After a decade dominated by skinny jeans, denim is finally loosening up. There’s a difference between clothes that look intentionally oversized and clothes that just look too big. To do oversized right, read the advice in our monthly Staff Style column, where real Levi’s® employees show you how to wear the clothes they work on every day.
“I’m probably a size 28 or 29,” says Bettina Sapien, our director of Global Brand Environment (aka our stores). “I’m only 5’2”. But I often wear a men’s 501® jean in a size 34 or 36. If you want big, you want real big.”
Sizing up will give you the oversized silhouette you want, but it’ll also give you a waist that’ll fall right off without some help. Our advice: either get the waist taken in (our Tailor Shop can do the honors) or cinch it with a belt for the proverbial “paper bag” look you see below on Ezra Price, our Brand Environment assistant manager, shown here wearing a 505™.
“Initially I wanted a wide leg, so I had to buy that big size,” he says. “Then I started realizing that I actually enjoy how the paper bagging looks.” These days he buys his jeans eight sizes too big. And his Trucker Jacket is an XXXL.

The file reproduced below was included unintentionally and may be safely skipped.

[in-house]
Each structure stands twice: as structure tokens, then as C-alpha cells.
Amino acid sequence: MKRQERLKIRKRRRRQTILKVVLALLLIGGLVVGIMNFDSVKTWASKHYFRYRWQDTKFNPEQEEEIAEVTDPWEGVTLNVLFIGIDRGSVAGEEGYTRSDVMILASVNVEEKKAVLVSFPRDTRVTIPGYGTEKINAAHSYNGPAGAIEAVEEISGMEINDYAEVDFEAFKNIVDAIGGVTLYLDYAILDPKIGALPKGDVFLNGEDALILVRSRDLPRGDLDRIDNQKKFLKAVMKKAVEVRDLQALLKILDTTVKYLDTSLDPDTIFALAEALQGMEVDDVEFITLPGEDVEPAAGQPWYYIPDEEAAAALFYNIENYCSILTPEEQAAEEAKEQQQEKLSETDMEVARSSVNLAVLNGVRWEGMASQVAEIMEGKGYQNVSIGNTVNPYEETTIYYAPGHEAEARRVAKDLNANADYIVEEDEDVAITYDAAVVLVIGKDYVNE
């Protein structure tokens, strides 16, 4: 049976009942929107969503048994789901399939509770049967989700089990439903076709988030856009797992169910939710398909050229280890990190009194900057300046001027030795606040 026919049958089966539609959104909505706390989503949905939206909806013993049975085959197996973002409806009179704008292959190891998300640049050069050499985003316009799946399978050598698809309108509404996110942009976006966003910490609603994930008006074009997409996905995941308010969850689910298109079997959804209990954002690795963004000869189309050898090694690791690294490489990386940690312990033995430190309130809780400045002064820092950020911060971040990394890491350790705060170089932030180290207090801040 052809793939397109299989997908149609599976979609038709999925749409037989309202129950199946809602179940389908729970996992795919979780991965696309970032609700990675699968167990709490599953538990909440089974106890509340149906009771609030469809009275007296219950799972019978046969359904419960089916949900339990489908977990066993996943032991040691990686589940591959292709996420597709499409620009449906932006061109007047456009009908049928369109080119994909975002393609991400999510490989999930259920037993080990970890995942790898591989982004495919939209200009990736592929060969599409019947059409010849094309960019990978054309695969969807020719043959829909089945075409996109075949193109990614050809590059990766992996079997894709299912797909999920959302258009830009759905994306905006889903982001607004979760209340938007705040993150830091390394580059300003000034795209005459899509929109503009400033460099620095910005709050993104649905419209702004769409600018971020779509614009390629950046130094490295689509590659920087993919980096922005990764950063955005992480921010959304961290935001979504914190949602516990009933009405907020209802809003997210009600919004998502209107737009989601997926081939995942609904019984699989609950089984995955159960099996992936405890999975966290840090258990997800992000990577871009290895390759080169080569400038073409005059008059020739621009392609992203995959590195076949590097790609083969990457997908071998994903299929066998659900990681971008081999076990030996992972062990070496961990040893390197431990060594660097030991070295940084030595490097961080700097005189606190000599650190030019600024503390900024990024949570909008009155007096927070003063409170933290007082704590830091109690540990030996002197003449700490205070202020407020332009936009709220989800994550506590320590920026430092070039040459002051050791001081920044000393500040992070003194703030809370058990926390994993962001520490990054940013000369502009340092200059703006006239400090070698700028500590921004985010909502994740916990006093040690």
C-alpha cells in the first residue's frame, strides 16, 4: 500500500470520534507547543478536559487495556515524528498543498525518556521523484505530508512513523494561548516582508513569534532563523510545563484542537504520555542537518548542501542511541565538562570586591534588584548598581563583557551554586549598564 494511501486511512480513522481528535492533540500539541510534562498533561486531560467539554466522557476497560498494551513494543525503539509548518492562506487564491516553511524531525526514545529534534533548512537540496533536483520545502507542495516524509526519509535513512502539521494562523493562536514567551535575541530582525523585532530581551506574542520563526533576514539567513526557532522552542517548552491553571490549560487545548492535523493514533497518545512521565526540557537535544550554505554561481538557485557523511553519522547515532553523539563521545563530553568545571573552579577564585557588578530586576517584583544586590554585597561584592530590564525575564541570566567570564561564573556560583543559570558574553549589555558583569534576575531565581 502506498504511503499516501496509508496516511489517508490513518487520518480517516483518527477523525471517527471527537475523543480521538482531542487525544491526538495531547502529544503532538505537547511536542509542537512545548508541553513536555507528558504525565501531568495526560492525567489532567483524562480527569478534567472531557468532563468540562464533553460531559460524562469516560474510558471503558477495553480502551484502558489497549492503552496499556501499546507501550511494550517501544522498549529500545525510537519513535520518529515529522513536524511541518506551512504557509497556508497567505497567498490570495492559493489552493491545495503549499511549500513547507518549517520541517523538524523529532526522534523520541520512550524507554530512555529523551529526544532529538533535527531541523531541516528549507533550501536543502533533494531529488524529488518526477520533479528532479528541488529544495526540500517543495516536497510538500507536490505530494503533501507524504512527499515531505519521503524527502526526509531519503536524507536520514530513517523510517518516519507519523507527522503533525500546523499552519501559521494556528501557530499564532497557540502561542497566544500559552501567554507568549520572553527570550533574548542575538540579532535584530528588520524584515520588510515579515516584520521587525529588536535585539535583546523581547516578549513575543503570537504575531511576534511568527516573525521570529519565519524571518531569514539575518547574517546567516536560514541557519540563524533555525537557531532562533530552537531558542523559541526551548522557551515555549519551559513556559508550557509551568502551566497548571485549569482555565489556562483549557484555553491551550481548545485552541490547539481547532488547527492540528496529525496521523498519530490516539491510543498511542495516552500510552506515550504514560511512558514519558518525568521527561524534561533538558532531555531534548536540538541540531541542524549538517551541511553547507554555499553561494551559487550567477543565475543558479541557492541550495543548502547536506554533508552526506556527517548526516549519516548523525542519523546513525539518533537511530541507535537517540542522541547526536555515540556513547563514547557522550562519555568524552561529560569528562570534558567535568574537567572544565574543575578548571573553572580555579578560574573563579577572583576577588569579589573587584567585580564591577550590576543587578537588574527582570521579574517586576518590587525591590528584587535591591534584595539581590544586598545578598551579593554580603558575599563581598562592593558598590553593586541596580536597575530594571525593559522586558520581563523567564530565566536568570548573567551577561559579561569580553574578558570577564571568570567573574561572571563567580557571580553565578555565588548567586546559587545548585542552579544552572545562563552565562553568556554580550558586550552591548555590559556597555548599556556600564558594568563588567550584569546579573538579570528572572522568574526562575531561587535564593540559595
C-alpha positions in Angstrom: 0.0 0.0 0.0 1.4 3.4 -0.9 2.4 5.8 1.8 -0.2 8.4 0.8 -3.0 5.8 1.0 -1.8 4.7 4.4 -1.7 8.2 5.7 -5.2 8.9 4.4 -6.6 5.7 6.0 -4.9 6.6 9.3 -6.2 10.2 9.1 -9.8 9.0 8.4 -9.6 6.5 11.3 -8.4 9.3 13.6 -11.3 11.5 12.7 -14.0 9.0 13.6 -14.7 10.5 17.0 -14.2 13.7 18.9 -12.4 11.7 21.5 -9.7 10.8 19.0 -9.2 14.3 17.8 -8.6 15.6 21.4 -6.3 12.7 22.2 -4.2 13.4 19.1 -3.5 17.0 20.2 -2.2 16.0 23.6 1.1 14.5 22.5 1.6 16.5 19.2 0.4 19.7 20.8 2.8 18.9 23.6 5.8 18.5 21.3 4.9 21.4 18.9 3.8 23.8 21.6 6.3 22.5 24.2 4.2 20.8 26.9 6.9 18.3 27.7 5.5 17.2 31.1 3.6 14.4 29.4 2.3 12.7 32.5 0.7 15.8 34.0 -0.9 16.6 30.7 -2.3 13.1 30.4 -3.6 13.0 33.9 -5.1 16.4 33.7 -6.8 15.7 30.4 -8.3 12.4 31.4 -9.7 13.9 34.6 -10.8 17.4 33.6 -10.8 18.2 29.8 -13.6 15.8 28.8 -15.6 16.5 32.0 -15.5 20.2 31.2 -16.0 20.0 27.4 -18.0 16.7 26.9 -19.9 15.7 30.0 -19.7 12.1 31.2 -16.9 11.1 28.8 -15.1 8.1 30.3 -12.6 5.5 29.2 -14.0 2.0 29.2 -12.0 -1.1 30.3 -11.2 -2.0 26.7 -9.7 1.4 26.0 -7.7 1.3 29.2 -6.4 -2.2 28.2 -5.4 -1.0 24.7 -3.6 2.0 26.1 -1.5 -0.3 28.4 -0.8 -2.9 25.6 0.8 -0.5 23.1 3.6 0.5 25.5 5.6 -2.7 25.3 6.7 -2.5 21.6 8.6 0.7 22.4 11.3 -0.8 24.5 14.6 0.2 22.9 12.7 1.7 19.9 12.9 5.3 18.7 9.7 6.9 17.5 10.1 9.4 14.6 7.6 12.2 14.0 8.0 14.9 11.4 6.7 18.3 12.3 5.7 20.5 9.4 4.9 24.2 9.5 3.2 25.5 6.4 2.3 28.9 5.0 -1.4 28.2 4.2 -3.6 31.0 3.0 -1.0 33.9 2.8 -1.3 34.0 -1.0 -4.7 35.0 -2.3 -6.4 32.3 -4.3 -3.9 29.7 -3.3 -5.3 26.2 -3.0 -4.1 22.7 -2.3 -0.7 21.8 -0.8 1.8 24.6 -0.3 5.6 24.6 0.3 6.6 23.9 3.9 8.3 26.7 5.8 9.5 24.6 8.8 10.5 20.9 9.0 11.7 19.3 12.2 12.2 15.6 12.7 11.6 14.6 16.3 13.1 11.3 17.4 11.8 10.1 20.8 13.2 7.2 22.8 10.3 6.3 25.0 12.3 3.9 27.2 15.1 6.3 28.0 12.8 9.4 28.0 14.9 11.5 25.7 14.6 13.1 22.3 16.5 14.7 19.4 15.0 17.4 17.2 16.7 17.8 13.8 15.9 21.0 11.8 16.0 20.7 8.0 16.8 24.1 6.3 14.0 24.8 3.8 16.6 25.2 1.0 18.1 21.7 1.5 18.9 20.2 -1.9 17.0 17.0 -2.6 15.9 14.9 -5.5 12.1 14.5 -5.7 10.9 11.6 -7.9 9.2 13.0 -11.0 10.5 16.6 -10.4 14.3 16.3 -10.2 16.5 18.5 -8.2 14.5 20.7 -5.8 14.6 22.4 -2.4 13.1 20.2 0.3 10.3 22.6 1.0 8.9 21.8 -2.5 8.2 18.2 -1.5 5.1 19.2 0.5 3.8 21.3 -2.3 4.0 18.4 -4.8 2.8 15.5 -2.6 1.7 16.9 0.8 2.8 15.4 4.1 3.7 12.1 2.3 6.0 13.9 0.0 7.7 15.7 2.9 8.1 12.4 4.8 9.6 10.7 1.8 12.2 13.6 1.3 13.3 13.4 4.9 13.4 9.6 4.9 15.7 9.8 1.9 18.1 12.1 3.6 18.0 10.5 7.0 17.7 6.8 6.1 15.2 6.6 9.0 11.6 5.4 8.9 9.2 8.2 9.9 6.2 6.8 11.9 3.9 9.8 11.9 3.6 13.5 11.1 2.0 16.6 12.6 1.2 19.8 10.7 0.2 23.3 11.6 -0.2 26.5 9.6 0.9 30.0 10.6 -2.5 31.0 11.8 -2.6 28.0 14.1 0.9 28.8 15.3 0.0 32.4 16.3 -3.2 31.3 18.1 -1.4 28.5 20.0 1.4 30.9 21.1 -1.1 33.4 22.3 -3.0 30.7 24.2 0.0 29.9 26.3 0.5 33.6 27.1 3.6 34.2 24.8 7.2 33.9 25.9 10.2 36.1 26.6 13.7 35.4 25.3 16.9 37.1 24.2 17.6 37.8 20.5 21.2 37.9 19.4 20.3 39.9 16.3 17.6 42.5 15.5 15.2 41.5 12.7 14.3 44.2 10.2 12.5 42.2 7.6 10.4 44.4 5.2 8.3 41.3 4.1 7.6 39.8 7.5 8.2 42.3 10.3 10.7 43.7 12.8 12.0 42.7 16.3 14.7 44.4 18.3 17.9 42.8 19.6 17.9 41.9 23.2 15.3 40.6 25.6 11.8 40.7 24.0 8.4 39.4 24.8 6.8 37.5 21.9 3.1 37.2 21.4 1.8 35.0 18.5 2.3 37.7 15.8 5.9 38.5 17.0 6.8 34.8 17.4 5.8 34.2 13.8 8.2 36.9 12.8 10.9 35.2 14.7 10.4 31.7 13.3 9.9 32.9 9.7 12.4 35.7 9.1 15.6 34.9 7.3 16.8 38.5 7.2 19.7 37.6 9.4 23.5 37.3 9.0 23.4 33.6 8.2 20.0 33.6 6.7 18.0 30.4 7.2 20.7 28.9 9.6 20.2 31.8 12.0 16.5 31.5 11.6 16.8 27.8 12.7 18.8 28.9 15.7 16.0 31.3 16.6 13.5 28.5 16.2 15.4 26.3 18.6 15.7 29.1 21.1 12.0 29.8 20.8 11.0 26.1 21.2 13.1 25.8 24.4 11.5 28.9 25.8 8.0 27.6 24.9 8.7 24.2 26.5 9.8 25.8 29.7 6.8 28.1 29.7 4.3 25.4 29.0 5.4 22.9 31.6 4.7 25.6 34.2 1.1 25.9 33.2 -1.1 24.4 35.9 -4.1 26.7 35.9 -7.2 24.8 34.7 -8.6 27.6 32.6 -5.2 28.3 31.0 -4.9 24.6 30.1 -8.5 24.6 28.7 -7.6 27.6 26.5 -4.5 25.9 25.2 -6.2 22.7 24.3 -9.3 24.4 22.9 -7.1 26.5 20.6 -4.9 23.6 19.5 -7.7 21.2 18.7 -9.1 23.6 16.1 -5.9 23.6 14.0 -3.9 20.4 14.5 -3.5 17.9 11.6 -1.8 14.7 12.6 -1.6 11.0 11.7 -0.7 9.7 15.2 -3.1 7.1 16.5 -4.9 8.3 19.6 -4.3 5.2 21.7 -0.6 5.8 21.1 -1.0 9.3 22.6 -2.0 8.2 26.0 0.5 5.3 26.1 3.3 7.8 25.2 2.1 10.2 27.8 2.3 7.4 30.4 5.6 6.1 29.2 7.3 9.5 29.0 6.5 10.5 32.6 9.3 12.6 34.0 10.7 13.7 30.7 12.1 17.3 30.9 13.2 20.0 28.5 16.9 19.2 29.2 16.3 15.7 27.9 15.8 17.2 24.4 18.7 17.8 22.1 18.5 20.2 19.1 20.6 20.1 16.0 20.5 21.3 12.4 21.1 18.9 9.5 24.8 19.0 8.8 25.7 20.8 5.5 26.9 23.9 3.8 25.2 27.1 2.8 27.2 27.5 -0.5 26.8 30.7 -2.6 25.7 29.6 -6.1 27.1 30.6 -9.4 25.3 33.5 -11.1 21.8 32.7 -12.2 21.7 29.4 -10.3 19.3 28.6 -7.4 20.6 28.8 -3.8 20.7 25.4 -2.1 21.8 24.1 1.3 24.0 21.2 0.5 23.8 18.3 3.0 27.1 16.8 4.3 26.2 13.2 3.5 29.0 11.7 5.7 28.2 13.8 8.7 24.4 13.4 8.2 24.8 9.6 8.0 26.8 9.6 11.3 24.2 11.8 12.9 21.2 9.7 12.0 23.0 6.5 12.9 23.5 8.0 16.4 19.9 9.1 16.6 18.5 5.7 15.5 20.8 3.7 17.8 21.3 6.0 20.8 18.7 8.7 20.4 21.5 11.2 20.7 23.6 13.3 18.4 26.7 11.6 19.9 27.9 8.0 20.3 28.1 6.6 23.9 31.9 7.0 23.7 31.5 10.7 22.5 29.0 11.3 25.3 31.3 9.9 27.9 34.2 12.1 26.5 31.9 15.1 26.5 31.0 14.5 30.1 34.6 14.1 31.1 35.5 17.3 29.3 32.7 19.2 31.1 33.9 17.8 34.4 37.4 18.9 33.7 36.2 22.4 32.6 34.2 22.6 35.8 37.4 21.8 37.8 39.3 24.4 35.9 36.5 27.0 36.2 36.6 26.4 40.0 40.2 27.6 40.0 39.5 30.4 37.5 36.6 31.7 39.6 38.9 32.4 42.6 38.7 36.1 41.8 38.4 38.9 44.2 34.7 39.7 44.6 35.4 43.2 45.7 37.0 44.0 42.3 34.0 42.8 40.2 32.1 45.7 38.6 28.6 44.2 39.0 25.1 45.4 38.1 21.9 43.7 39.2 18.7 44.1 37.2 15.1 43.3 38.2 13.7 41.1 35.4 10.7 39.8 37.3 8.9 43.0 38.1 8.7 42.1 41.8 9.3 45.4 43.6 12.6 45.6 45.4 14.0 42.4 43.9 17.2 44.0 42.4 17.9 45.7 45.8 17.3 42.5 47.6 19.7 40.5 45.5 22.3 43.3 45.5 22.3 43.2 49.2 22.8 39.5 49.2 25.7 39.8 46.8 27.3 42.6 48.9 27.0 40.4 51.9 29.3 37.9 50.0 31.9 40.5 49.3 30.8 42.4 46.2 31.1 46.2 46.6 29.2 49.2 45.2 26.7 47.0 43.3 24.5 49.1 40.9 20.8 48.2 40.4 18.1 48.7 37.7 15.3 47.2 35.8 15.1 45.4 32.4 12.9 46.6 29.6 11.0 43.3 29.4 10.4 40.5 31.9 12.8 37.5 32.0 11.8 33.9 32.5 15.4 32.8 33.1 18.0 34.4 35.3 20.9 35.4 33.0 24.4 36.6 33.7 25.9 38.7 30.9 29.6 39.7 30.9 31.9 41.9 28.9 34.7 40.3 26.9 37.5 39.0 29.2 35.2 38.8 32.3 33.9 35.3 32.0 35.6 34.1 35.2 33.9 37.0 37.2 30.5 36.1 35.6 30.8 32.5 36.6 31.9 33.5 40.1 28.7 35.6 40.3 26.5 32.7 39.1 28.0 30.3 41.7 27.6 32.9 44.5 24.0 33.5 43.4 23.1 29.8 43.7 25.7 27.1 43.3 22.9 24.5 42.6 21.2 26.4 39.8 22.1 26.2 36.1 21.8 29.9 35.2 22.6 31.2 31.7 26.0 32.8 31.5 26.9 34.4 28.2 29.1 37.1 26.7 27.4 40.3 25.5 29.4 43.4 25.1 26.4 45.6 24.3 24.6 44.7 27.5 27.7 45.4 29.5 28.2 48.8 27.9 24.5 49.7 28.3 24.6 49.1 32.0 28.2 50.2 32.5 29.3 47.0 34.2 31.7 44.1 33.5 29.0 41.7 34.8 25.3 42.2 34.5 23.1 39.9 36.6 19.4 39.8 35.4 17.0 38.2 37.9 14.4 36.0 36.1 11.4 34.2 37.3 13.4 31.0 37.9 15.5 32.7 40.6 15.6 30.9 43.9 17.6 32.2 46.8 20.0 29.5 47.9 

If at first your supersized clothes feel strange, avoid the urge to fidget. “I see a lot of women in particular try to roll up the sleeve when they’re trying on a Trucker Jacket,” Bettina says. “I say, ‘No, no. Leave it.’ Just own that sleeve halfway down your hand. It’s about having confidence.”
This may seem crazy when the whole point of the look is for it not to fit. “But there’s such a thing as fun oversized, versus it looking gross on you,” Ezra says. The key is for your look to always seem intentional. Maybe hem the bottoms like he does, so they land just above your sneakers and don’t look messy.
And remember, if you’re paper-bagging, you want to cinch at your natural waist — as opposed to low on your hips. “It looks a little odd if you have a big pocket hanging super low,” Ezra says. “I pull these almost up to my belly button.”
“The hat helps,” Bettina says. “You need balance. When you’re wearing big clothes, you don’t want to look like you have a tiny pinhead.”
Maybe you don’t want a huge top and bottom. That’s cool. A single piece can still give you the look. In the photo above, Bettina wears an XXL sweatshirt over a pair of 501s® that she’s had patched and cropped at our Tailor Shop. “They’re close to the body, and I like the juxtaposition with a big top,” she says.
“I like to mix the proportions,” Ezra adds. “If I’m doing a baggy jacket and baggy jeans, my t-shirt might be pretty fitted.”
One last look to consider: the oversized boiler suit. “I like the whole silhouette,” Ezra says. “It’s different. I grew up wearing skinny and slim jeans — everything fitted — and the older I got, the more comfortable I felt in oversized clothes.”